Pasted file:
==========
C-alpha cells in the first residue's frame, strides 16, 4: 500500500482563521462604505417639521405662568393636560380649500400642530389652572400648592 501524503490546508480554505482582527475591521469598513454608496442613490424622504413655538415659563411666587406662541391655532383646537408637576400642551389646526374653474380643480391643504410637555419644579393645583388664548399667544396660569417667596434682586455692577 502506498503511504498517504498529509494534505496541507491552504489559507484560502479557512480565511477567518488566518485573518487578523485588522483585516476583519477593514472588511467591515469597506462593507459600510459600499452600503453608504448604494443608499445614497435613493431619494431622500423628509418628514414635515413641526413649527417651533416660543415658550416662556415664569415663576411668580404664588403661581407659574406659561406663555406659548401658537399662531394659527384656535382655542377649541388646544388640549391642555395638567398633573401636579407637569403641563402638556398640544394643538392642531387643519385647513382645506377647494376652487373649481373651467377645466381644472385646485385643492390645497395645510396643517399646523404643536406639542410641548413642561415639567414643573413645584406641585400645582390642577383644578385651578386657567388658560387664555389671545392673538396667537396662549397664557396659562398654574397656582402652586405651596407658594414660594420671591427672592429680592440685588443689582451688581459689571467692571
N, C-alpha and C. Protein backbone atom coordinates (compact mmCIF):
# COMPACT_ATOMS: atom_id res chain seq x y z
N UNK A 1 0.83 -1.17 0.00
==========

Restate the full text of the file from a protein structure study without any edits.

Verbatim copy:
C-alpha cells in the first residue's frame, strides 16, 4: 500500500482563521462604505417639521405662568393636560380649500400642530389652572400648592 501524503490546508480554505482582527475591521469598513454608496442613490424622504413655538415659563411666587406662541391655532383646537408637576400642551389646526374653474380643480391643504410637555419644579393645583388664548399667544396660569417667596434682586455692577 502506498503511504498517504498529509494534505496541507491552504489559507484560502479557512480565511477567518488566518485573518487578523485588522483585516476583519477593514472588511467591515469597506462593507459600510459600499452600503453608504448604494443608499445614497435613493431619494431622500423628509418628514414635515413641526413649527417651533416660543415658550416662556415664569415663576411668580404664588403661581407659574406659561406663555406659548401658537399662531394659527384656535382655542377649541388646544388640549391642555395638567398633573401636579407637569403641563402638556398640544394643538392642531387643519385647513382645506377647494376652487373649481373651467377645466381644472385646485385643492390645497395645510396643517399646523404643536406639542410641548413642561415639567414643573413645584406641585400645582390642577383644578385651578386657567388658560387664555389671545392673538396667537396662549397664557396659562398654574397656582402652586405651596407658594414660594420671591427672592429680592440685588443689582451688581459689571467692571
N, C-alpha and C. Protein backbone atom coordinates (compact mmCIF):
# COMPACT_ATOMS: atom_id res chain seq x y z
N UNK A 1 0.83 -1.17 0.00